Corbyn in 2025: worth a flutter?

You’d have been quite the Mystic Meg to predict Leicester City winning the Premiership, the vote for Brexit, and a Donald Trump presidency. But if you did I hope you put a fiver on that treble with Coral last year, because you’d be up by about £15.1m.

Jeremy Corbyn might not be a fan of Trump – the Labour leader would have loved a Bernie Sanders presidency – but the billionaire’s victory must put a spring in his step. Every time one of Corbyn’s many, many rebellious and critical MPs jabs a finger in his direction shouting, “Jeremy, you just can’t win a general election”, he can squint his eyes, raise his head and offer a little condescending smile. “If Trump can do it, so can I.”

Indeed, Corbyn hinted just that in an interview I conducted with him for the US edition of TIME magazine in October. Asked if his rise to leadership was part of a global anti-establishment phenomenon, he answered: “It’s not about me personally, it’s about a rejection of the neoliberal consensus by a lot of people all over the world. Europe and the U.S. were the last to wake up to this.” 

Now, Corbyn did also go on to say: “Parallels are too often drawn between Trump and what is happening in our country”. 

But don’t expect his supporters to be parroting that particular line any time soon – shadow foreign secretary Emily Thornberry has just drawn that very “parallel”. 

“I think it's right there are hundreds and thousands energised by Jeremy Corbyn being the leader of the Labour party, so there are some similarities [to Trump’s support and huge rallies],” Thornberry said yesterday.

Trump, Corbyn’s supporters argue, is evidence he will be Britain’s next Prime Minister less than four years from now. 

This is a satisfying conclusion for them. But I’m not sure if it is quite right.

It would be foolish to be sure of any political conclusions, particularly orthodox ones, between now and the 2020 election (assuming May doesn’t use Parliament to call an early poll).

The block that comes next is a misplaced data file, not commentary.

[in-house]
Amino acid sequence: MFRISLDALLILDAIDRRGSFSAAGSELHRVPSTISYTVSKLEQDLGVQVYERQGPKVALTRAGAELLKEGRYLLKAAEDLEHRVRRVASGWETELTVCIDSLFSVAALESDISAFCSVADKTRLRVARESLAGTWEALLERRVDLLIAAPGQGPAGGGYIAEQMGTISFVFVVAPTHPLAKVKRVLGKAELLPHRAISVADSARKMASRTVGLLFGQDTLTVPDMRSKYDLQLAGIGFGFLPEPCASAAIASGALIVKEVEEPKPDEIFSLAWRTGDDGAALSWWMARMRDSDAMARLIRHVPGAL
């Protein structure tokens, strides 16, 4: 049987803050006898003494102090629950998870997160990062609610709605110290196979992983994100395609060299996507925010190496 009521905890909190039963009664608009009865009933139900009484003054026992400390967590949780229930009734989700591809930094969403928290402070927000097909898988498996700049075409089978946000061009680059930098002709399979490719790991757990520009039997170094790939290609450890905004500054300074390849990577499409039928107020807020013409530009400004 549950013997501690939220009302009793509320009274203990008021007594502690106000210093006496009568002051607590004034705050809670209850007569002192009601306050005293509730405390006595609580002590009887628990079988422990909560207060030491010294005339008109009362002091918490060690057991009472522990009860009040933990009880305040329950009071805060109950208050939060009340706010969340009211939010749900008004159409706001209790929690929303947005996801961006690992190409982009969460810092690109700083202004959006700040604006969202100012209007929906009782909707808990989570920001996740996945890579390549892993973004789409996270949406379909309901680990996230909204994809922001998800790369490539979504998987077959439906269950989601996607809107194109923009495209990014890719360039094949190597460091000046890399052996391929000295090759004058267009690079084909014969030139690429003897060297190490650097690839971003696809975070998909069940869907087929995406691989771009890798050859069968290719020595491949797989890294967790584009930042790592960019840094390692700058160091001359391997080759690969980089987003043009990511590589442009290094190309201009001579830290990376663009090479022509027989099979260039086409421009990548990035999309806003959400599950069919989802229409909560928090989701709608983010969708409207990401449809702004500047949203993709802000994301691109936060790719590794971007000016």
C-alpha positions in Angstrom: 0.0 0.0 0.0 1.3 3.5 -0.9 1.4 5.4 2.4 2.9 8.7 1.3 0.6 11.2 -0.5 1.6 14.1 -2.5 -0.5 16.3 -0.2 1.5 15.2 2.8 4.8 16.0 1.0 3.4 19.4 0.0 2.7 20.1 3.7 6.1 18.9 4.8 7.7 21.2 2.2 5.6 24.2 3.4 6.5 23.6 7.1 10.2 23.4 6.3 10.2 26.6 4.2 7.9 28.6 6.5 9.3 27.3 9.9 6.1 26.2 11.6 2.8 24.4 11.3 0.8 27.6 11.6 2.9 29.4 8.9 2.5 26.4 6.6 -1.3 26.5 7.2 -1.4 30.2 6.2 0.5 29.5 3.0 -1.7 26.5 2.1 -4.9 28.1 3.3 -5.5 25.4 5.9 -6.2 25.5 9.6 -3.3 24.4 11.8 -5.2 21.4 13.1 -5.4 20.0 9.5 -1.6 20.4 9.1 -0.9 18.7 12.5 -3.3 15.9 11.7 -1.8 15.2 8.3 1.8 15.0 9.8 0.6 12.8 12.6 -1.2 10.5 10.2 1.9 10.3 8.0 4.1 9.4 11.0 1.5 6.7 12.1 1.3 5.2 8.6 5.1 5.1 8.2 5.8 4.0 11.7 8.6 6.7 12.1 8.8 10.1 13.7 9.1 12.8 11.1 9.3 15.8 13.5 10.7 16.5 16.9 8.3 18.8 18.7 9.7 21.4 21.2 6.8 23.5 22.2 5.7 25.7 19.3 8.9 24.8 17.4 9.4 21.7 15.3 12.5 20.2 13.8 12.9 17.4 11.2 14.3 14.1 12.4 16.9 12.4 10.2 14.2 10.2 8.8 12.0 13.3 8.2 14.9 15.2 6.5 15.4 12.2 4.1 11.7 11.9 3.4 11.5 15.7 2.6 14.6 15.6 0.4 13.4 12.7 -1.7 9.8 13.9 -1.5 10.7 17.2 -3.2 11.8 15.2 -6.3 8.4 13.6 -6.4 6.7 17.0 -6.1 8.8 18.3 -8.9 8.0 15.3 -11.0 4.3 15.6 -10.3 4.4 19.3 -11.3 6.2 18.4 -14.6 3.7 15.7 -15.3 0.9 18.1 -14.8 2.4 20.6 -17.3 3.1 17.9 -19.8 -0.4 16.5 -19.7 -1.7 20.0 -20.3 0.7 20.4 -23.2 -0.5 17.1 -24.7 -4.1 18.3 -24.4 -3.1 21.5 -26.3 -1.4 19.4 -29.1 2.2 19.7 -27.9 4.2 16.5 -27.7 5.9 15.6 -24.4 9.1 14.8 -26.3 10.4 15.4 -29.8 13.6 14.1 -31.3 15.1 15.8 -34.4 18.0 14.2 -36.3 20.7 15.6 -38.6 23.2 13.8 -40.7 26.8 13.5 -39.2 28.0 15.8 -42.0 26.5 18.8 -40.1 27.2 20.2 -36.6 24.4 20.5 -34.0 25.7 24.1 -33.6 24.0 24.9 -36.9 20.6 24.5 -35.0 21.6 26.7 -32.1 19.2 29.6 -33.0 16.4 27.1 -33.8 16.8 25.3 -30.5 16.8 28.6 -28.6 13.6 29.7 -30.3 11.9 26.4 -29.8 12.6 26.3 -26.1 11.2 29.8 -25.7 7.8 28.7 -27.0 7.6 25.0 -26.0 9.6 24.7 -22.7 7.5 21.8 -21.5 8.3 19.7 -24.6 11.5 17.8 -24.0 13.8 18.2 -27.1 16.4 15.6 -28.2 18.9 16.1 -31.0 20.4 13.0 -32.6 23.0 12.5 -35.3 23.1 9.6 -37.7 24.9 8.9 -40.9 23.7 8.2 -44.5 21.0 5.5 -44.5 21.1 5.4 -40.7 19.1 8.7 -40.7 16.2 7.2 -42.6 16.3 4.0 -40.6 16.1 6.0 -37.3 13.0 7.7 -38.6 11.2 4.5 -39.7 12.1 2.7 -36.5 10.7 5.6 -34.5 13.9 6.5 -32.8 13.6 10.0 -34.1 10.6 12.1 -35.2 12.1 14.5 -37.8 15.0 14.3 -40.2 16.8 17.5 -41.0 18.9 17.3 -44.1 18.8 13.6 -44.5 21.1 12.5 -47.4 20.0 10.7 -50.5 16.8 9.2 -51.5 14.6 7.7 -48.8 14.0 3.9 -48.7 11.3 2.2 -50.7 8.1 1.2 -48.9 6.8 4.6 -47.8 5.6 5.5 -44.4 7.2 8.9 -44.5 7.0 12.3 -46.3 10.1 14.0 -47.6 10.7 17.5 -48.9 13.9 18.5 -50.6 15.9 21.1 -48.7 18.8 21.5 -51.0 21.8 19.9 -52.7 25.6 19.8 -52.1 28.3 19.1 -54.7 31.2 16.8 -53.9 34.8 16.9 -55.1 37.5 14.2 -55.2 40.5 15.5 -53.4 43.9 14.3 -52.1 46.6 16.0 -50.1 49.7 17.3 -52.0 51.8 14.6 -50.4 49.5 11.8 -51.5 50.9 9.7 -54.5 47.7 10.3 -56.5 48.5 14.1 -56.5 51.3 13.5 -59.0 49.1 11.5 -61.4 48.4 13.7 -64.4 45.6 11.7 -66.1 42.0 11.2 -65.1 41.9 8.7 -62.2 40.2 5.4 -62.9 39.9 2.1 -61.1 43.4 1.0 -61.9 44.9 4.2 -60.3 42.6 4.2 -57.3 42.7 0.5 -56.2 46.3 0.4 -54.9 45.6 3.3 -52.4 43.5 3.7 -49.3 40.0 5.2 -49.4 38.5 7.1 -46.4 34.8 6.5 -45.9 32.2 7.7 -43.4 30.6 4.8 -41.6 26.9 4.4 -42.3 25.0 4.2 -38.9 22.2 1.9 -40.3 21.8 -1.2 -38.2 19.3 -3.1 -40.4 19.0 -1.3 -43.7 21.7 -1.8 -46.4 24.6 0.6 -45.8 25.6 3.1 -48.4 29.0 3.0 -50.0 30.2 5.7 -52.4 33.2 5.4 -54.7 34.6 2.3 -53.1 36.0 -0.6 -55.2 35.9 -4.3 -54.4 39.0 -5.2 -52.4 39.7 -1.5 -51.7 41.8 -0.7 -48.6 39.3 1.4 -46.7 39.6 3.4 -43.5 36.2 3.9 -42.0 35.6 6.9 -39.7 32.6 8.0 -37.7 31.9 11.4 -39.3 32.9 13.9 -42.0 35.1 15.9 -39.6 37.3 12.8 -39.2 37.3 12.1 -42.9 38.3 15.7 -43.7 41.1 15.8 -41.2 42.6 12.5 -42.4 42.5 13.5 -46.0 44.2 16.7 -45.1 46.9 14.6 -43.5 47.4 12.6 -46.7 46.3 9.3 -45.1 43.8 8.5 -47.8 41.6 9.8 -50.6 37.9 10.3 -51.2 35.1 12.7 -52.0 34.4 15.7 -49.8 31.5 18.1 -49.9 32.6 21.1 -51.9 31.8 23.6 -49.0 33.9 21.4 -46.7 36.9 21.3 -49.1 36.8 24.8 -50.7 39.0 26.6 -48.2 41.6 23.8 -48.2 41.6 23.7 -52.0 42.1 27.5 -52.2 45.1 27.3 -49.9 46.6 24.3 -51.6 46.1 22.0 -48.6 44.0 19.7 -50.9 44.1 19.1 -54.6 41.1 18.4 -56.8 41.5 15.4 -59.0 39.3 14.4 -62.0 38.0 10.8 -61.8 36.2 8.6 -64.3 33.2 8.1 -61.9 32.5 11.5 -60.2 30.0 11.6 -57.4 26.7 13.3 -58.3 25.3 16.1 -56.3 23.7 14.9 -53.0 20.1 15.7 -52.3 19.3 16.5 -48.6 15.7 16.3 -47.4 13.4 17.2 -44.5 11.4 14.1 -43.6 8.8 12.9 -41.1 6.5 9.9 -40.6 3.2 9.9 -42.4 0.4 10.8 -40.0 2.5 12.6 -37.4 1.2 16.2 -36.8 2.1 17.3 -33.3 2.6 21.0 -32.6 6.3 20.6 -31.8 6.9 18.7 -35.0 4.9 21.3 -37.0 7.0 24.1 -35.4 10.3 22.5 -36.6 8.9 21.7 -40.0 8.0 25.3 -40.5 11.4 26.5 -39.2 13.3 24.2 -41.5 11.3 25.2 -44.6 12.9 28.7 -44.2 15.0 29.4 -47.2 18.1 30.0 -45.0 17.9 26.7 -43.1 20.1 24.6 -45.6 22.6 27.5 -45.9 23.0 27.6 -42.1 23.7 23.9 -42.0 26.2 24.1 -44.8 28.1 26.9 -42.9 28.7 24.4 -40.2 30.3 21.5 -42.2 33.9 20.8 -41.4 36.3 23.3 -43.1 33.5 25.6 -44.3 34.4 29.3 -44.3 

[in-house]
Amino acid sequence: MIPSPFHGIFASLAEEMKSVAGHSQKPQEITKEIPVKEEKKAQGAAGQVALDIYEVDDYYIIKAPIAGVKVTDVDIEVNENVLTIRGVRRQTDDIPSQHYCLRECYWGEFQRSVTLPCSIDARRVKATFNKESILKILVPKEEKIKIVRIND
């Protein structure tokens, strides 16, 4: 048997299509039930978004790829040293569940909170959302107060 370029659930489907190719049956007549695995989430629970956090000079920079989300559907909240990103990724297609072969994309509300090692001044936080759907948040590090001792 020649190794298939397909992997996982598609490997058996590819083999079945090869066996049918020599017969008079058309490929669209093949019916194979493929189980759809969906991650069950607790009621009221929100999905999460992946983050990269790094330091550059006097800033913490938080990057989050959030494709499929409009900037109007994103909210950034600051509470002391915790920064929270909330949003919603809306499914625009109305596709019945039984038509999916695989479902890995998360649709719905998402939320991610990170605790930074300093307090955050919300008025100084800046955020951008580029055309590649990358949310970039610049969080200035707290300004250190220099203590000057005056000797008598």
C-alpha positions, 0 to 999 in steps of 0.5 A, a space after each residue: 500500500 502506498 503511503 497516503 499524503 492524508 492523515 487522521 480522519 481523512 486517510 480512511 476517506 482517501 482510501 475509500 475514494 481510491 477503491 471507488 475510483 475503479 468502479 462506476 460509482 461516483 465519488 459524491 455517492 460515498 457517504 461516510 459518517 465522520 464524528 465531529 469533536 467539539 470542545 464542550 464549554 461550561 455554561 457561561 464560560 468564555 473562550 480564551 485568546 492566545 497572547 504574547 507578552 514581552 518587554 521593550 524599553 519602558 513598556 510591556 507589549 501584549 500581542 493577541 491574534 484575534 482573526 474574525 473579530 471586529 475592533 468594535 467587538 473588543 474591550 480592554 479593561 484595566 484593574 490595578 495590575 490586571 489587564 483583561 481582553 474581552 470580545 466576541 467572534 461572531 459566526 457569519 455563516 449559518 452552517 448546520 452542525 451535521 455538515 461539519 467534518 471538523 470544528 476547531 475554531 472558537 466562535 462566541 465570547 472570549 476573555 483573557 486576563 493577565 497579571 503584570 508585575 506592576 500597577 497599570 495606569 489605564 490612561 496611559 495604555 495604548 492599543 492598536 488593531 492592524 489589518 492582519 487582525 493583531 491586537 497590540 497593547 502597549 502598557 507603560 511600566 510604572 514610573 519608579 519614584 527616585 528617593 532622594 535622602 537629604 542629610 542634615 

But much of the evidence remains grim for Corbyn. Opinion polls had Labour down on the Conservatives by as much as 18% last month.

As former leader Lord Kinnock so often says of Corbyn’s poll ratings, “no-one’s come back from here”. Kinnock, remember, held a 16% opinion poll lead over the Conservatives before Margaret Thatcher was toppled in 1990, but Major won a 21 seat majority in 1992.

Obviously, the change of leader to John Major made a huge difference to Kinnock. Thatcher was, arguably, Labour’s greatest asset by the end of the 1980s.

May has hugely boosted the Conservatives. The parties were, after all, neck and neck on around 36% in March when David Cameron was still in charge.

But Kinnock had less than 18 months to reel in Major. Corbyn has nearly four years for the public to grow tired of their Prime Minister during what will be tiresome feuds over the EU negotiations. Conservative splits over the EU did not end with the referendum, there is still more pain to come – and a number of former Cameron-supporting ministers who are furious May has sent them to the backbenches.

Indeed, one senior Conservative Brexiteer told me at the start of the week that Corbyn is far more dangerous to the Government than has been portrayed. The right winger said: “If you look at his policies, they are, if you are left wing, sensible ideas that Labour voters and supporters can rally around. His only problem is with the MPs sitting behind him.” 

And those MPs have been chastened by a second brutal leadership loss in 12 months. There’s been far less backstabbing briefing to the press, which is why there have been fewer headlines on the knives being out for Corbyn.

This is something many Corbyn supporters have never understood: the media isn’t out to get their hero, but very senior Labour figures were, and it was our duty to report what was going on. When Labour MPs aren’t plotting, there will be – and has been – less media coverage that he would perceive as being against him.

It would be naïve to think those MPs won’t brief against Corbyn again. But they essentially have two options. The first is the Alan Johnson choice: stand someone against Corbyn every year until someone finally beats him.